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Sutula-Johnson v. Office Depot, Inc.

United States District Court, N.D. Illinois, Eastern Division

April 11, 2017

DARYL SUTULA-JOHNSON Plaintiff,
v.
OFFICE DEPOT, INC., Defendant.

          MEMORANDUM OPINION AND ORDER

          SHARON JOHNSON COLEMAN United States District Court Judge

         Plaintiff, Daryl Sutula-Johnson, brought this action against her employer, Office Depot, Inc., alleging that Office Depot breached its contract with her, unjustly enriched itself at her expense, and violated the Illinois Wage Payment and Collection Act by improperly implementing a new compensation plan and failing to properly calculate her compensation before the new plan went into effect. Following her resignation from Office Depot, Sutula-Johnson amended her complaint to additionally allege that Office Depot refused to pay her outstanding commissions following her resignation. Both parties have now filed cross-motions for summary judgment. For the reasons set forth below, Sutula-Johnson's motion for summary judgment [54] is denied and Office Depot's motion for summary judgment [51] is granted.

         Background

         The following facts are undisputed except where otherwise noted.[1] In April 2004, Sutula-Johnson was hired by office-supply company Boise Cascade as a sales executive for commercial office furniture. While employed by Boise Cascade, Sutula-Johnson was paid on a commission basis. Her commission was 27% for orders with an installed profit of 10% or greater, and 20% for orders with an installed profit of less than 10%.

         Boise Cascade was subsequently acquired by OfficeMax Incorporated (“OfficeMax”), which retained Sutula-Johnson as a Furniture Account Executive (“FAE”). While working in this role, Sutula-Johnson was compensated pursuant to the OfficeMax Workspace Sales Incentive Compensation Plan for Furniture Account Executive (the “2010 OfficeMax Plan”), which it is undisputed that she accepted. In pertinent part, the plan provided that FAE's would be paid by commission, but would receive a bi-weekly draw that would be recovered from their subsequent commissions. Commissions were to be paid on the second or third paycheck of the month following the date that the commission was earned. The plan further provided that a commission was “earned” at the earliest of either the payment of the fully invoiced proposal or the passing of 90 days after the proposal was fully invoiced (assuming the customer had not refused to pay the invoice due to issues that the FAE failed to resolve). Sutula-Johnson, however, was grandfathered in under the terms of her prior commission plan with Boise, and therefore was entitled to disbursement of commissions when her sales orders were invoiced to the customer. Under the plan, Sutula-Johnson continued to earn 27% commissions on sales with an installation profit of over 10% and 20% commissions on sales with an installation profit of under 10%.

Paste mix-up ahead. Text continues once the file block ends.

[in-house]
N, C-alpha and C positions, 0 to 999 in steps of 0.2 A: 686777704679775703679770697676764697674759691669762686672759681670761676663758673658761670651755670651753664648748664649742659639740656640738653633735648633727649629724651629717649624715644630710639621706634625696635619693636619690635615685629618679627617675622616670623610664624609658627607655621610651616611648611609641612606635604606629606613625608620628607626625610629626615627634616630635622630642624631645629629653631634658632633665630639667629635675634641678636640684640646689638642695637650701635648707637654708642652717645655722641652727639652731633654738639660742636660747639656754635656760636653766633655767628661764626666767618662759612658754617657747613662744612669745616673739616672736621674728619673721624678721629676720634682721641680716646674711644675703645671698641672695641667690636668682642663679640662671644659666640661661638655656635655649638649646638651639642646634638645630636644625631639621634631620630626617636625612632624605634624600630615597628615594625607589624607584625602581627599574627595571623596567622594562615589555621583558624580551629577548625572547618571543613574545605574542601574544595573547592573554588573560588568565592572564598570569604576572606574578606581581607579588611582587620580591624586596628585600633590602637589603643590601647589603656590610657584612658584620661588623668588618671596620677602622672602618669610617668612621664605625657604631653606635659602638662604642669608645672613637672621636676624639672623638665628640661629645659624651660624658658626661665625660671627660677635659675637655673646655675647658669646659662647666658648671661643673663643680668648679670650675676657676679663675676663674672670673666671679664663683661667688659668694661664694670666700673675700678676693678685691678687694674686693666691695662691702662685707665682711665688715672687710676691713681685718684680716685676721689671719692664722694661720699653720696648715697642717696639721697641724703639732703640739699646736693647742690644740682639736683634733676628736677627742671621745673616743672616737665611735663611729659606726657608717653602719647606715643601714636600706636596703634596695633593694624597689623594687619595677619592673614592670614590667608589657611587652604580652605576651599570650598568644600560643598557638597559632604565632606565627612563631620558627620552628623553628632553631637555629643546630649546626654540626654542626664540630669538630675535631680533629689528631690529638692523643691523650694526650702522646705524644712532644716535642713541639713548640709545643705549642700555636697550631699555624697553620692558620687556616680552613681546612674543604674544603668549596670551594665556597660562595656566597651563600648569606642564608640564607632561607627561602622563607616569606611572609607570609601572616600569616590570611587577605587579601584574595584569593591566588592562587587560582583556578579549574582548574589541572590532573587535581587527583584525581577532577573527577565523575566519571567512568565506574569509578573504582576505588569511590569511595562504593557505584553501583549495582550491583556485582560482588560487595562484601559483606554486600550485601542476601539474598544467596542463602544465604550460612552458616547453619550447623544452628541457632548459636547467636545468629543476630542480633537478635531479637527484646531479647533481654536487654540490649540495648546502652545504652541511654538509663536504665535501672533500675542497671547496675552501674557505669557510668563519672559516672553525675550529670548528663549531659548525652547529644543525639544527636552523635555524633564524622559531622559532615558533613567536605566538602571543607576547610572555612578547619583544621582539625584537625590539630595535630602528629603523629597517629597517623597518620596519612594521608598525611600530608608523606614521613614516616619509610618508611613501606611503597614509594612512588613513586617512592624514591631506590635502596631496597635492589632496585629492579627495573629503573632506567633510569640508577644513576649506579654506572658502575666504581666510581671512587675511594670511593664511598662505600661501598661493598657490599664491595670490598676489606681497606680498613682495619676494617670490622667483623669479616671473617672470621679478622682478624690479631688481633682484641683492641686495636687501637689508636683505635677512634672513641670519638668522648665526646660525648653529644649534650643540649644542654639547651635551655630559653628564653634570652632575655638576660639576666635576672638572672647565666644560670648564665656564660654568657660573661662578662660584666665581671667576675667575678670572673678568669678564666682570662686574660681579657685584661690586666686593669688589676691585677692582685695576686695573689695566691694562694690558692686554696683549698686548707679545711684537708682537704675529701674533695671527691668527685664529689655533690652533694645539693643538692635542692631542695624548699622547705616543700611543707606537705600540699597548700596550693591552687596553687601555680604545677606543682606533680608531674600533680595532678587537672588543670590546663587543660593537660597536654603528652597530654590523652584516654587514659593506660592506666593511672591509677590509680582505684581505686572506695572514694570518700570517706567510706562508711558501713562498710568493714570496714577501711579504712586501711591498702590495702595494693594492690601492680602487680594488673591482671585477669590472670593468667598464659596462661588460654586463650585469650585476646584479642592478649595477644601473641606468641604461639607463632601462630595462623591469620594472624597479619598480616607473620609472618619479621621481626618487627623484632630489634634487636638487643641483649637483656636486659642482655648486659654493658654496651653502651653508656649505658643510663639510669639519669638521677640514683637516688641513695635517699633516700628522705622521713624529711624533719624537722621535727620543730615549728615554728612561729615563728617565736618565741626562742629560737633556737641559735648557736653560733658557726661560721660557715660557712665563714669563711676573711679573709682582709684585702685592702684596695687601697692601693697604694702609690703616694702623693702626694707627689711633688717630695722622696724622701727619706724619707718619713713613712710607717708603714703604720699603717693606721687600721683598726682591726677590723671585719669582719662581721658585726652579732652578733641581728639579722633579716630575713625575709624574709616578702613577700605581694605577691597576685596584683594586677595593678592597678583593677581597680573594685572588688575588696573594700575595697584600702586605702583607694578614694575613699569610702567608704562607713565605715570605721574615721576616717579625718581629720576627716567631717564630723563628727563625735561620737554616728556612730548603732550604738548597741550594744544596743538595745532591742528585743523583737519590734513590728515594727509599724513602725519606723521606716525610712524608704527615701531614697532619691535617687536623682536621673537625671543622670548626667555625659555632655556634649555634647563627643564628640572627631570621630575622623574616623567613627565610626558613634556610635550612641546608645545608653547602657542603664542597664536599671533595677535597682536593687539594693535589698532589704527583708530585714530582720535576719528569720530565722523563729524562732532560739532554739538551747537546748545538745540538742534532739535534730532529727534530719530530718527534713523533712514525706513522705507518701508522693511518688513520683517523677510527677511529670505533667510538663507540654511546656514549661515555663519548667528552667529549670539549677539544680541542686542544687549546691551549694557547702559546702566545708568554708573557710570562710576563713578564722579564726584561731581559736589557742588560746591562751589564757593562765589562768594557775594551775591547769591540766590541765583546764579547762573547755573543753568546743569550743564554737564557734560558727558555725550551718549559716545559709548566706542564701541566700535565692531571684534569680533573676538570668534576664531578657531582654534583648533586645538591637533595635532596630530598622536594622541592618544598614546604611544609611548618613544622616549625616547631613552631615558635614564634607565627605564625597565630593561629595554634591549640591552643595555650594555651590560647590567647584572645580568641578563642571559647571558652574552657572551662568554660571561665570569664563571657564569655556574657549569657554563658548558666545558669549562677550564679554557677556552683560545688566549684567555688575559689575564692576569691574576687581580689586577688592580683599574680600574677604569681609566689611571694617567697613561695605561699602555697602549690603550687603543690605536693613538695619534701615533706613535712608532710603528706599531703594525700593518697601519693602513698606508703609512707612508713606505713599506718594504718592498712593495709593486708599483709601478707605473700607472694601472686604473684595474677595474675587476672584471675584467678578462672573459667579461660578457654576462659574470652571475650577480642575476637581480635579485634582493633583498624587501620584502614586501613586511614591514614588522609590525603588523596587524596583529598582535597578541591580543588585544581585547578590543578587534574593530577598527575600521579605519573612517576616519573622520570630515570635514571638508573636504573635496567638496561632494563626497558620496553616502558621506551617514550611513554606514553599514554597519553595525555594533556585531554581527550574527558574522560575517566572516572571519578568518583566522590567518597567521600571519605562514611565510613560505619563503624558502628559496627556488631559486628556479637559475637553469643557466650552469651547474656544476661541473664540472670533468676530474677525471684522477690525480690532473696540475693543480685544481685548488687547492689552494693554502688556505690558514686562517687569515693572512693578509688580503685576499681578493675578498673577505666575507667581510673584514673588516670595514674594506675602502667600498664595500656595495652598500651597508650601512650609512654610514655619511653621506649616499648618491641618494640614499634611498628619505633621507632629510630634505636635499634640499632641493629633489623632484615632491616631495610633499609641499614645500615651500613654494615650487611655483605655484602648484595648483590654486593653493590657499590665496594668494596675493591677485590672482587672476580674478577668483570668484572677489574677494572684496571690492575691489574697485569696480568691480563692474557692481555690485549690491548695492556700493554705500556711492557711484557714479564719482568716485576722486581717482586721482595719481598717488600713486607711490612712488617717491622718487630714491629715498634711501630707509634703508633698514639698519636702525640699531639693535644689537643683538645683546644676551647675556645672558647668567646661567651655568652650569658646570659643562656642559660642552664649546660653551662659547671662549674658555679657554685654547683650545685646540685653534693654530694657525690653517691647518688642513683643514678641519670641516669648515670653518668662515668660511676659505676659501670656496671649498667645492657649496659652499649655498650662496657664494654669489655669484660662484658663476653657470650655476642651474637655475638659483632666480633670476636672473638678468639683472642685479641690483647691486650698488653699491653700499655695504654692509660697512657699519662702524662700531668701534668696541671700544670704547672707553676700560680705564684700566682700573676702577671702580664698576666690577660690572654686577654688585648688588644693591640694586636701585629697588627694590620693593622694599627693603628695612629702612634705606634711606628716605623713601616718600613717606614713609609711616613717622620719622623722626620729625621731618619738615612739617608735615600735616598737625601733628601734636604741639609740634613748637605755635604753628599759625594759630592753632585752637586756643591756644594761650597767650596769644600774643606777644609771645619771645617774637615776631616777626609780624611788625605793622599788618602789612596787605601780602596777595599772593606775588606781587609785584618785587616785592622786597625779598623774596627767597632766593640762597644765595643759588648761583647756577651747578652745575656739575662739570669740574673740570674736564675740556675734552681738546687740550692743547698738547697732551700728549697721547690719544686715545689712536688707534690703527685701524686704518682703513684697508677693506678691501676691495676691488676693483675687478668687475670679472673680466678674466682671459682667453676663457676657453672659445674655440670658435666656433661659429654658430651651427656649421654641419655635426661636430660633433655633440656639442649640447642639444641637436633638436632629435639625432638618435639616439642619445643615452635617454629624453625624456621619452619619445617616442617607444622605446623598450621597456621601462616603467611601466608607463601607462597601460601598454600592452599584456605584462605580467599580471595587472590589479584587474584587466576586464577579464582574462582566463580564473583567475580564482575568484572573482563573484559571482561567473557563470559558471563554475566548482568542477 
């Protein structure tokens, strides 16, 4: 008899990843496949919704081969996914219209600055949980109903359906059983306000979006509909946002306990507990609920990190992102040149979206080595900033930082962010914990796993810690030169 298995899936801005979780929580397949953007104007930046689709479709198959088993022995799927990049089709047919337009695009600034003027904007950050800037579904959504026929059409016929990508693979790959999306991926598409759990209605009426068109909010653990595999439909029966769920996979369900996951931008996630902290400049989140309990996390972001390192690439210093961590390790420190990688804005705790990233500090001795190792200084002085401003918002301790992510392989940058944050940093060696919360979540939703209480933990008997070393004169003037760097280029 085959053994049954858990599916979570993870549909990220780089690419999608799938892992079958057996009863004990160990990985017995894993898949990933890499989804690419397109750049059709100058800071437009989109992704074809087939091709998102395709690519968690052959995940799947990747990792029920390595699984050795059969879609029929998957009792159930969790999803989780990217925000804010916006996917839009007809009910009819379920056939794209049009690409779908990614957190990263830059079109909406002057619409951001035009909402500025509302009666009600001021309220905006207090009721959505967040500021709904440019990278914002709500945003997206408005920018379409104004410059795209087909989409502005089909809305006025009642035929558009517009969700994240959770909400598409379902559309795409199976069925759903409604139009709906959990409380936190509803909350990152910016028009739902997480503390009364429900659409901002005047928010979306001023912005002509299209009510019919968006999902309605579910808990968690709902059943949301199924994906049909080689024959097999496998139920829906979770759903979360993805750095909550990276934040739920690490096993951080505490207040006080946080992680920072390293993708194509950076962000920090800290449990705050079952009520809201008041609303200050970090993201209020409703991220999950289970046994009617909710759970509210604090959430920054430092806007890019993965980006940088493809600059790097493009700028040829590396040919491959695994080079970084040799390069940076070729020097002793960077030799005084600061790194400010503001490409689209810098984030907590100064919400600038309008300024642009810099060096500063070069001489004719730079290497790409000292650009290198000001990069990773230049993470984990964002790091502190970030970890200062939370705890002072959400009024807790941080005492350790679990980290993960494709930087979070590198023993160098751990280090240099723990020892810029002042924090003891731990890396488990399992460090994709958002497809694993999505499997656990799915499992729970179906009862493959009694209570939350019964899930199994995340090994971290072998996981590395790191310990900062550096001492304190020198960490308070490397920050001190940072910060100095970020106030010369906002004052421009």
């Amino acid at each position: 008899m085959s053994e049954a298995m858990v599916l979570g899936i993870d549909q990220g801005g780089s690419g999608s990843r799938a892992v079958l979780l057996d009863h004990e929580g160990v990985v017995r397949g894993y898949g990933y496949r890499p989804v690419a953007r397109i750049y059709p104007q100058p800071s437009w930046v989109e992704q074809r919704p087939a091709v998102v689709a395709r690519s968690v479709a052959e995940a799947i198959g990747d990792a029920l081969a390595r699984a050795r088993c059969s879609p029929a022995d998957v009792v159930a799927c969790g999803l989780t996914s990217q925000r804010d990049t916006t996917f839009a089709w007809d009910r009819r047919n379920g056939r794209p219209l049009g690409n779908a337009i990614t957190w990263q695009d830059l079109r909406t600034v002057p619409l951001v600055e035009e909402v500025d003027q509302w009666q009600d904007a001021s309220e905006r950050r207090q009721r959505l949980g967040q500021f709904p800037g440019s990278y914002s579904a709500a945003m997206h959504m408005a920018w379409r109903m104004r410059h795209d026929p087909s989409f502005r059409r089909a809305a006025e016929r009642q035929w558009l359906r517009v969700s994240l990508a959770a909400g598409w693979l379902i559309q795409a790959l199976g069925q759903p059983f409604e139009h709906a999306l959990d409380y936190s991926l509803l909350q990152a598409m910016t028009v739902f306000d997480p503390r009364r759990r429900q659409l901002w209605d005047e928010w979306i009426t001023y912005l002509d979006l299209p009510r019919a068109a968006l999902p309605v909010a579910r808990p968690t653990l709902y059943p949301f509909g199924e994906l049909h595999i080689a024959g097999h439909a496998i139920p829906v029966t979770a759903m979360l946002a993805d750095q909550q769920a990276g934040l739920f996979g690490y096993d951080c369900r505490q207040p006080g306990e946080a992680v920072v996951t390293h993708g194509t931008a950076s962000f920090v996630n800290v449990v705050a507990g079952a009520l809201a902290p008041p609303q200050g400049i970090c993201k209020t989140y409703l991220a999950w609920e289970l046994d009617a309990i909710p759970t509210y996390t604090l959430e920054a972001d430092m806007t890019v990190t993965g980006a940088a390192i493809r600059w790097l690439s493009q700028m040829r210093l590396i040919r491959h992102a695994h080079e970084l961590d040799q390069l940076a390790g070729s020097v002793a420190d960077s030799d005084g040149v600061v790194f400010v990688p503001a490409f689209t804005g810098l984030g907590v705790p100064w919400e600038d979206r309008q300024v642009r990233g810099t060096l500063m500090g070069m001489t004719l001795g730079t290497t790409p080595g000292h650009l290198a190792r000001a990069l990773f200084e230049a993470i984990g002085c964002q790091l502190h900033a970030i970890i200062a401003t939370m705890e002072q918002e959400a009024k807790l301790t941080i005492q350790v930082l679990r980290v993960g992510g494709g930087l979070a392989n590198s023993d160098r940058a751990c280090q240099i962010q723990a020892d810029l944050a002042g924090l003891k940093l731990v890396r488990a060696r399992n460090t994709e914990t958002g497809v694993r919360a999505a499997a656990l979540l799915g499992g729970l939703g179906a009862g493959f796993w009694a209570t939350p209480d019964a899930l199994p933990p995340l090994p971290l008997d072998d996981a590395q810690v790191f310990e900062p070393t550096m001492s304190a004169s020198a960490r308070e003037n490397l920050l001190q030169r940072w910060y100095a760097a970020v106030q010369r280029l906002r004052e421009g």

The Frequently Asked Questions (FAQ) contained in the plan further explained the plan's mechanisms, providing in pertinent part:

Am I guaranteed to receive any payment under the plan?
No. No associate shall have any vested interest in the payment of an incentive prior to any actual payment being made and earned.
What happens if I leave employment with OfficeMax?
If you terminate employment with OfficeMax for any reason including retirement, death, or disability, you will cease to be a participant in the plan as of the date of termination. In these cases, you will receive payment only of any incentives earned as of the date of termination. An FAE will be paid a commission on propoals [sic] fully invoiced on or before the termination date, less any chargeback, recoupment, or reversal as described in the plan. An FAE will not earn any commission on invoices issued after the FAE's termination date. The commission payout (less any punch list items identified prior to termination) is earned at the earliest of the payment by the customer of the fully invoiced proposal or passing of the ninetieth day after the proposal was fully invoiced and the customer has not refused to pay the invoice due to issues not resolved by the FAE.